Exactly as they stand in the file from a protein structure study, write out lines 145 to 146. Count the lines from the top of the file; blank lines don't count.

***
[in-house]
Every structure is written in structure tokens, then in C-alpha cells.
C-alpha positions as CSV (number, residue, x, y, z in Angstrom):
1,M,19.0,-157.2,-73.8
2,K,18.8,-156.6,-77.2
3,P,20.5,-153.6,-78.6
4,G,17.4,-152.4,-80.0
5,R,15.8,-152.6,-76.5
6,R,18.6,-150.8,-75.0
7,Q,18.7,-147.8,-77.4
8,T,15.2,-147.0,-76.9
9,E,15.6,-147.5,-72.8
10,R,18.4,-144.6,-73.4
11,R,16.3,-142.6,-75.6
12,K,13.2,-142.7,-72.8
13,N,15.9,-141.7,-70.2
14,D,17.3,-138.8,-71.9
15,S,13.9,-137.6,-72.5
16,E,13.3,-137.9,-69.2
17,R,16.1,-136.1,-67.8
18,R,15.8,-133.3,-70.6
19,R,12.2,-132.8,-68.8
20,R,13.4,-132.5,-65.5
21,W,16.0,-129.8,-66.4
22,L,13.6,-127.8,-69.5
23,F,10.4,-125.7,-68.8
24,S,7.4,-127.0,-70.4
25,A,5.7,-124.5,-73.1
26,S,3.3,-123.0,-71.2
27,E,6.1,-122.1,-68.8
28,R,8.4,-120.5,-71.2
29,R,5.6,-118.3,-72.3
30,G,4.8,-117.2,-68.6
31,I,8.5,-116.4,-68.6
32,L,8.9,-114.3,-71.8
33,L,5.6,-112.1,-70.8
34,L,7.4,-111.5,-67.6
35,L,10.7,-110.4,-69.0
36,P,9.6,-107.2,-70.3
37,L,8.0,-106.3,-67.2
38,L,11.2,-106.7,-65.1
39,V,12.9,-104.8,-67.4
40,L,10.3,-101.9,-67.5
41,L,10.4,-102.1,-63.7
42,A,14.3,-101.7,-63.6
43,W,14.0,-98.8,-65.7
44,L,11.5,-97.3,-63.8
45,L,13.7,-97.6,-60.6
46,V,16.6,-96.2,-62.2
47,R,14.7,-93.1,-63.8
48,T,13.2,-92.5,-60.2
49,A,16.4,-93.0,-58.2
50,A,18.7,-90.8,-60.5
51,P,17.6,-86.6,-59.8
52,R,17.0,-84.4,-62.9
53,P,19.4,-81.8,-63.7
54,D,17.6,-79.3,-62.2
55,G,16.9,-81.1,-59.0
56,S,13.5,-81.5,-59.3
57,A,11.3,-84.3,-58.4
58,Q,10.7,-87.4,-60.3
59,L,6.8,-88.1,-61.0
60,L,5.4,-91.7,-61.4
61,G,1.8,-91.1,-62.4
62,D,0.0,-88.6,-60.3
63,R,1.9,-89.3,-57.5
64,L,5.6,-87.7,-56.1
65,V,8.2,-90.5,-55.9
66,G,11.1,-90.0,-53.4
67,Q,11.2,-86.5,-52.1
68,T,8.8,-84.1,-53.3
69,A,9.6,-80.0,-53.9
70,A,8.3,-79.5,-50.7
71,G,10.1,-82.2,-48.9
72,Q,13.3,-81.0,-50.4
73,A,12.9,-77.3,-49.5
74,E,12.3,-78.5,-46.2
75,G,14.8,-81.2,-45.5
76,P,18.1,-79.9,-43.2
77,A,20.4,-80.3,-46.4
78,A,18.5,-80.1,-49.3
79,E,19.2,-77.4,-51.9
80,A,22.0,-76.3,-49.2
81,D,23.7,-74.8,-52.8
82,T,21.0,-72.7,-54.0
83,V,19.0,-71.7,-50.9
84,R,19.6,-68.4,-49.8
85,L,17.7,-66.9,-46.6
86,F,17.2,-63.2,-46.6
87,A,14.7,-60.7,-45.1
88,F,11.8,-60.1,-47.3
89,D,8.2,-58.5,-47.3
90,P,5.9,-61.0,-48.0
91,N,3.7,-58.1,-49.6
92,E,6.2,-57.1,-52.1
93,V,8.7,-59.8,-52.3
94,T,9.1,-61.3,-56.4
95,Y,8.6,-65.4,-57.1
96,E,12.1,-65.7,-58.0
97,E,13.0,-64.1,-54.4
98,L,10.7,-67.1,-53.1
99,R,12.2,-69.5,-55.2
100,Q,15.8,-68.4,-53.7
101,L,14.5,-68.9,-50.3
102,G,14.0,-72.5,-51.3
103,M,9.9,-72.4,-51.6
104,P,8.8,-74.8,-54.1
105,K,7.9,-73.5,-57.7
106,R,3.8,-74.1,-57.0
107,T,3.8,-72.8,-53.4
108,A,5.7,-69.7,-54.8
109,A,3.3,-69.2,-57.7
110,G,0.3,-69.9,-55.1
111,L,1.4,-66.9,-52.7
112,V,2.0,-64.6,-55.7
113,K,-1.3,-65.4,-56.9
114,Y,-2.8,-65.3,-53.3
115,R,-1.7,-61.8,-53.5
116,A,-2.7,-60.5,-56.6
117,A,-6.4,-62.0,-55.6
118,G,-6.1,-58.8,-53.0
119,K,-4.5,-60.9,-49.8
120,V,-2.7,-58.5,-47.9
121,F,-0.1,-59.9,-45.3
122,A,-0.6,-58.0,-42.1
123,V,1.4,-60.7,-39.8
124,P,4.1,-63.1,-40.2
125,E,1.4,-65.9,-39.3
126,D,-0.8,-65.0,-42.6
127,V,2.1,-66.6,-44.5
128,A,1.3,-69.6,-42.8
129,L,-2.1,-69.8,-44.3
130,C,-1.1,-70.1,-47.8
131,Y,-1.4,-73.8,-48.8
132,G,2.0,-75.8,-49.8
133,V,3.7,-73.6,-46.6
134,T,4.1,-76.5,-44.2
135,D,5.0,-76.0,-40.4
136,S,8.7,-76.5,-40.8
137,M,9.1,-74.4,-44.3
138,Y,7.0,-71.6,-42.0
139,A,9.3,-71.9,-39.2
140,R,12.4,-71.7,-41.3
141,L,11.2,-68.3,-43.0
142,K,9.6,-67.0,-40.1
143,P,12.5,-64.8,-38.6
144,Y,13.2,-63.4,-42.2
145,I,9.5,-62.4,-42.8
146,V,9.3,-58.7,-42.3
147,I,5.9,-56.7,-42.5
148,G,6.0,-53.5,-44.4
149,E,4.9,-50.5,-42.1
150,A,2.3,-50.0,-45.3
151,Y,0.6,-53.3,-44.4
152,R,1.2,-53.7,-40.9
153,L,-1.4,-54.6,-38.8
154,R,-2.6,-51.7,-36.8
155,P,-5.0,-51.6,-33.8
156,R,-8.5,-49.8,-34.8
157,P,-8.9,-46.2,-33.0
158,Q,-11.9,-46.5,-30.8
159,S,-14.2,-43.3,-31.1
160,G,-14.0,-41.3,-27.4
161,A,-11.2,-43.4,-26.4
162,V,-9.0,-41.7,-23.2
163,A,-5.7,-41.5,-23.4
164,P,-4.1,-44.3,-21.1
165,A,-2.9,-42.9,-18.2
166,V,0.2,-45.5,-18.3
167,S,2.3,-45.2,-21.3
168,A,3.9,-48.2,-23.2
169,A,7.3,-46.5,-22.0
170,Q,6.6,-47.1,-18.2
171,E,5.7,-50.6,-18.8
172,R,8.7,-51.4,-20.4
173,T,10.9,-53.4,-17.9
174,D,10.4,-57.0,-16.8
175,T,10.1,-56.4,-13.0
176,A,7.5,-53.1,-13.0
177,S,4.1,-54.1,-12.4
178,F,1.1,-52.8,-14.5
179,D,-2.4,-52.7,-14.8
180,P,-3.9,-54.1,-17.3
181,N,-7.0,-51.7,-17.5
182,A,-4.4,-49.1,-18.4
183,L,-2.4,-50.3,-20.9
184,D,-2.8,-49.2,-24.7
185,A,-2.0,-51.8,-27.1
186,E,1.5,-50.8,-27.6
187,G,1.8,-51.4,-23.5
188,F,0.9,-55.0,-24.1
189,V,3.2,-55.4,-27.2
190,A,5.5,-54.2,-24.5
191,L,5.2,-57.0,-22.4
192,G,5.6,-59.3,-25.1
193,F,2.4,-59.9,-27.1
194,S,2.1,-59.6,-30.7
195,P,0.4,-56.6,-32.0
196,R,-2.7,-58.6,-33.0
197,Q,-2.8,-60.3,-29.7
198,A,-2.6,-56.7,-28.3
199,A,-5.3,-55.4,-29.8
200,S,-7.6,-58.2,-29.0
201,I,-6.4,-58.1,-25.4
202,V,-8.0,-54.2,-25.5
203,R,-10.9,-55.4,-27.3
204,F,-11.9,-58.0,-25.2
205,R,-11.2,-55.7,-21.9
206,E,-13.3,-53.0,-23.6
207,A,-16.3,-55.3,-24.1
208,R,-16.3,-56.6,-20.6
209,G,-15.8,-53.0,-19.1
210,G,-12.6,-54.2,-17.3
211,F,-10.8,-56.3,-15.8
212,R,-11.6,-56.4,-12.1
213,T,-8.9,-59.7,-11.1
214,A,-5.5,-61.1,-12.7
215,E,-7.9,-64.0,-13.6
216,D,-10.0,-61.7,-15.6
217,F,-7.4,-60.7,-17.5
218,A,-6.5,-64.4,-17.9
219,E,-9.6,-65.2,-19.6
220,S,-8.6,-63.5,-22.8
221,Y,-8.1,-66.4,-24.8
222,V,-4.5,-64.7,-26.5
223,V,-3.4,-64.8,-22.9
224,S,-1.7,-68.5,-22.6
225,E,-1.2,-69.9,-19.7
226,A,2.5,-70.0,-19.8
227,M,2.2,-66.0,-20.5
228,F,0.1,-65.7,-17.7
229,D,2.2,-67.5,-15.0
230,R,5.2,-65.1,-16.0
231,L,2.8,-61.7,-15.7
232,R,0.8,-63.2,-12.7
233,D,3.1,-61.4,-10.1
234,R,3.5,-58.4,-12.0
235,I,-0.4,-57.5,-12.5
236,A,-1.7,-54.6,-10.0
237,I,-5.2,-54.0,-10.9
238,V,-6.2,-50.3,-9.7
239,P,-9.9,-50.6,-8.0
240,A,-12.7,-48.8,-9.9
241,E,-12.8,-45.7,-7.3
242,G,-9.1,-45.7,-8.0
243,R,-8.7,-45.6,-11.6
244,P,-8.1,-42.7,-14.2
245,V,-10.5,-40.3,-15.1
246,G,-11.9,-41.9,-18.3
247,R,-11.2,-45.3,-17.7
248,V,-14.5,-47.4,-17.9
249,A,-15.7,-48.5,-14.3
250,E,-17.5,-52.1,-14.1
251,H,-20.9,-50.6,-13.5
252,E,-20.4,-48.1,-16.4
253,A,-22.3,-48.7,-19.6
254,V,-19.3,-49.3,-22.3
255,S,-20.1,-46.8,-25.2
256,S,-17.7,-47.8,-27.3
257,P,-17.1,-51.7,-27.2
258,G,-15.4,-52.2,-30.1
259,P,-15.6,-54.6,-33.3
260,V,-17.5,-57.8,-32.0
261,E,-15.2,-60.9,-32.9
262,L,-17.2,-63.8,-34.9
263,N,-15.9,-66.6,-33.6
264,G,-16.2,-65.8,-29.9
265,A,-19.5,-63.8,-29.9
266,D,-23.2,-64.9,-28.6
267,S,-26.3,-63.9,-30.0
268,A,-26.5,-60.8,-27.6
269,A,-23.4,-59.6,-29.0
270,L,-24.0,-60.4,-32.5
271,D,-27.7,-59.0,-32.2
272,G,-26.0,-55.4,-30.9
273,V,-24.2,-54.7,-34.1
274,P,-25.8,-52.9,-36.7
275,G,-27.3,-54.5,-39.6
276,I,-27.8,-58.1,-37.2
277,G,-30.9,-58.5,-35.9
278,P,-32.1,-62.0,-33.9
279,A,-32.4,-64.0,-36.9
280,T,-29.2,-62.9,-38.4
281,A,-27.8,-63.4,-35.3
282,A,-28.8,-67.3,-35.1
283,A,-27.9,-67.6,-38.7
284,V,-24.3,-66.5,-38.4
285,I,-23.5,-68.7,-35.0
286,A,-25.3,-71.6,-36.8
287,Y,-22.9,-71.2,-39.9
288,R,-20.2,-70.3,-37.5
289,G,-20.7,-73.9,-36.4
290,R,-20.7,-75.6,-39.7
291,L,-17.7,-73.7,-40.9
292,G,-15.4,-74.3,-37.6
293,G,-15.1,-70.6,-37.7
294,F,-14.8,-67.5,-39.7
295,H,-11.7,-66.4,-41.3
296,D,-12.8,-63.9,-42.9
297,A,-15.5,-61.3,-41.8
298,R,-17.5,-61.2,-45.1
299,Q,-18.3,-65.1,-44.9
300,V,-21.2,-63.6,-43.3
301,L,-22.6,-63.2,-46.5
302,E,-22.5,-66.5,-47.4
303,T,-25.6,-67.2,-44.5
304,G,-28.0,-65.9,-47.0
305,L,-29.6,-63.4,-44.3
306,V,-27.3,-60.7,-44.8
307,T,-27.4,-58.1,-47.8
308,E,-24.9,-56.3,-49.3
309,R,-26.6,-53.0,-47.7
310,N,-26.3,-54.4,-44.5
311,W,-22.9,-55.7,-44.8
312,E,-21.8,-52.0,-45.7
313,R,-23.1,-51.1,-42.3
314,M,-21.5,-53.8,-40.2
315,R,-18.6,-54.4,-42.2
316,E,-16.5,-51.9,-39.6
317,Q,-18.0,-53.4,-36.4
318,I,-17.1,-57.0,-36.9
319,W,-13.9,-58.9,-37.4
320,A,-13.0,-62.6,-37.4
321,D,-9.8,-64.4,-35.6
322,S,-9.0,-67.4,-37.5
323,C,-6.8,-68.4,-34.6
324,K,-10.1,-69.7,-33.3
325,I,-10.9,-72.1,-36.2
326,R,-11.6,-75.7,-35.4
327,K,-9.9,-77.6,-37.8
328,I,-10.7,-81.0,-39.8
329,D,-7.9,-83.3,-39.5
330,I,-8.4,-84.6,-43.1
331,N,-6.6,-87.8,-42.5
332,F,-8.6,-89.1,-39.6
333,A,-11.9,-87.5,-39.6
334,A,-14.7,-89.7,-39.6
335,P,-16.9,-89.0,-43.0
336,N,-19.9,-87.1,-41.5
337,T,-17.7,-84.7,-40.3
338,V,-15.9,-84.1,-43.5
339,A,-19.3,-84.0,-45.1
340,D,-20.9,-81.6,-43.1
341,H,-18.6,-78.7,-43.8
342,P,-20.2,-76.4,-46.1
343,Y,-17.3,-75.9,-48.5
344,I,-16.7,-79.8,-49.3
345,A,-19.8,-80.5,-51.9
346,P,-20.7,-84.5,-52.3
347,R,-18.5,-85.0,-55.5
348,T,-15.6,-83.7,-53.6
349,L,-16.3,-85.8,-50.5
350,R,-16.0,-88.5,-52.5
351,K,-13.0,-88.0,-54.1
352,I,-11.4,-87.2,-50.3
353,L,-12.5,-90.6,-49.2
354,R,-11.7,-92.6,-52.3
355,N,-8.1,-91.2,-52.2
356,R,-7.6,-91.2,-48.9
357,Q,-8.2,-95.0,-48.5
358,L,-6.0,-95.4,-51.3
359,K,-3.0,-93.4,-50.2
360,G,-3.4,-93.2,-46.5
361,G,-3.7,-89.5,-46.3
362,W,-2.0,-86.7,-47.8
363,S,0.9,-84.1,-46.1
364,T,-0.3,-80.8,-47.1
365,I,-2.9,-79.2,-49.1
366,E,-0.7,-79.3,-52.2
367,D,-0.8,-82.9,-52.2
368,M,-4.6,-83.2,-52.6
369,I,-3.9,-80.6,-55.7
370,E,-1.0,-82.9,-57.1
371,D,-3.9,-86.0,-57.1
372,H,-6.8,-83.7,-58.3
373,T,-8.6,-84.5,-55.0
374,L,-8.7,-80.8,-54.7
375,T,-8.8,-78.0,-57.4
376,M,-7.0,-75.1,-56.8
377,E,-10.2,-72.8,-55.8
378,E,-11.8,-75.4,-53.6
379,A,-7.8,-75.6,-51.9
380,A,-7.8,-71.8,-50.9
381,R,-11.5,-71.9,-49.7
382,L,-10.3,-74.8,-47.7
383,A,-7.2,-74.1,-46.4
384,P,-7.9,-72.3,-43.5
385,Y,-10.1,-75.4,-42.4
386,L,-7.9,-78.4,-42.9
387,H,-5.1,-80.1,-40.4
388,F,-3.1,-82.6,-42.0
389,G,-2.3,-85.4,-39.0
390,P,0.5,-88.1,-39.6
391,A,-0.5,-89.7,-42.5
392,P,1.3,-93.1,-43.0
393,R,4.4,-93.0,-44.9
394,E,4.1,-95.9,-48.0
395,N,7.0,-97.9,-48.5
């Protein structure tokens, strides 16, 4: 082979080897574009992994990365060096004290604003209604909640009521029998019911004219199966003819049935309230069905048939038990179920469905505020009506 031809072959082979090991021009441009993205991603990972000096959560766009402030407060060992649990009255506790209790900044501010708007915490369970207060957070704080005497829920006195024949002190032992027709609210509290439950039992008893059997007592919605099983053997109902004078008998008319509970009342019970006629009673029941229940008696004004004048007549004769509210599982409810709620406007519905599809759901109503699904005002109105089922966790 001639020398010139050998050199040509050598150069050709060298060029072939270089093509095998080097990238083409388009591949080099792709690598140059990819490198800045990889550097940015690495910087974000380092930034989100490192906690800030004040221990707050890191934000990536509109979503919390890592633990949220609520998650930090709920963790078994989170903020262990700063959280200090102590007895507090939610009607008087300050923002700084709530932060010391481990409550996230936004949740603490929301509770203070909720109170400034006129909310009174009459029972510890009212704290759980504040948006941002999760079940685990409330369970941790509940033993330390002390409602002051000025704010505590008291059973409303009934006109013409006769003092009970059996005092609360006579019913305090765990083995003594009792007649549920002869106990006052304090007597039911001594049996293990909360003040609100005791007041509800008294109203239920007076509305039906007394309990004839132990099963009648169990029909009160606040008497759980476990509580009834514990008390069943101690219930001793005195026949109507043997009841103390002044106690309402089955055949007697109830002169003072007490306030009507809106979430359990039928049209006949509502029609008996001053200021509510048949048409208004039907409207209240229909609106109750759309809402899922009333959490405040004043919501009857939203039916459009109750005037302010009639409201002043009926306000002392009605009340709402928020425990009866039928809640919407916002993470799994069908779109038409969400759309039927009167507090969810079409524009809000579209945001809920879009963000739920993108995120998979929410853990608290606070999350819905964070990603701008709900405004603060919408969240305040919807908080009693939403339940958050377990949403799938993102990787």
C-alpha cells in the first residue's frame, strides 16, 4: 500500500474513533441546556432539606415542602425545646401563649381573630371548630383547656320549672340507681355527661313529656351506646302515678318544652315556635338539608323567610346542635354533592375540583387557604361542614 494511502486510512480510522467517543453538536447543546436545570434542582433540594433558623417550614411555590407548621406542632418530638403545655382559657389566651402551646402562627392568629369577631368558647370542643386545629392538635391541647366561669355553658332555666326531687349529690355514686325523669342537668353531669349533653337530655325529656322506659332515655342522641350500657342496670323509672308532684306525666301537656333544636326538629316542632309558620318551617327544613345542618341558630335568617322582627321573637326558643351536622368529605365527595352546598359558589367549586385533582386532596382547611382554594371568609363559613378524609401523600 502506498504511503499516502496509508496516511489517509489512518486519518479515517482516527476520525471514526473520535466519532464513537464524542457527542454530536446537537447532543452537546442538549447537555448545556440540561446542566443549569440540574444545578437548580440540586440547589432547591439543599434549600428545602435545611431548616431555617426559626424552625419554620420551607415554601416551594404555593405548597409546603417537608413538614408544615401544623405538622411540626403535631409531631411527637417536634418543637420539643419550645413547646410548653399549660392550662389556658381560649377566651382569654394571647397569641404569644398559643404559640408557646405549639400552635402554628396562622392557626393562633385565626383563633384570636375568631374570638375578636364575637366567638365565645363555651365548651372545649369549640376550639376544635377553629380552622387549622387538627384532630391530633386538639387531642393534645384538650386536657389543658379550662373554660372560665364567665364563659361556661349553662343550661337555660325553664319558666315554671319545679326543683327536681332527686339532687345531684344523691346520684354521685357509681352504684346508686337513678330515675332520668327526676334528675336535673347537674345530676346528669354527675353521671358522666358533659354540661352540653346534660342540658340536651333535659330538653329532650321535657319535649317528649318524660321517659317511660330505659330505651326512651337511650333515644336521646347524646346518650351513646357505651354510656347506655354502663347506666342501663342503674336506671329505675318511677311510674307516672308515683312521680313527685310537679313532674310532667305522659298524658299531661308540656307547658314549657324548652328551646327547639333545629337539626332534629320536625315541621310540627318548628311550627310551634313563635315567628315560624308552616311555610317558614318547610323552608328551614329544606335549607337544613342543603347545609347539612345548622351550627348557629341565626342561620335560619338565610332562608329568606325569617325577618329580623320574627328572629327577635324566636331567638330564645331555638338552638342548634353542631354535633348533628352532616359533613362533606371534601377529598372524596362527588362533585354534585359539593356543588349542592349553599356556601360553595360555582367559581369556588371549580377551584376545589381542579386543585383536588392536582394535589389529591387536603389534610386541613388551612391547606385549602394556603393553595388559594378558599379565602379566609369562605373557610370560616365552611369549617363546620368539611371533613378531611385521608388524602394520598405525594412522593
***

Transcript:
142,K,9.6,-67.0,-40.1
143,P,12.5,-64.8,-38.6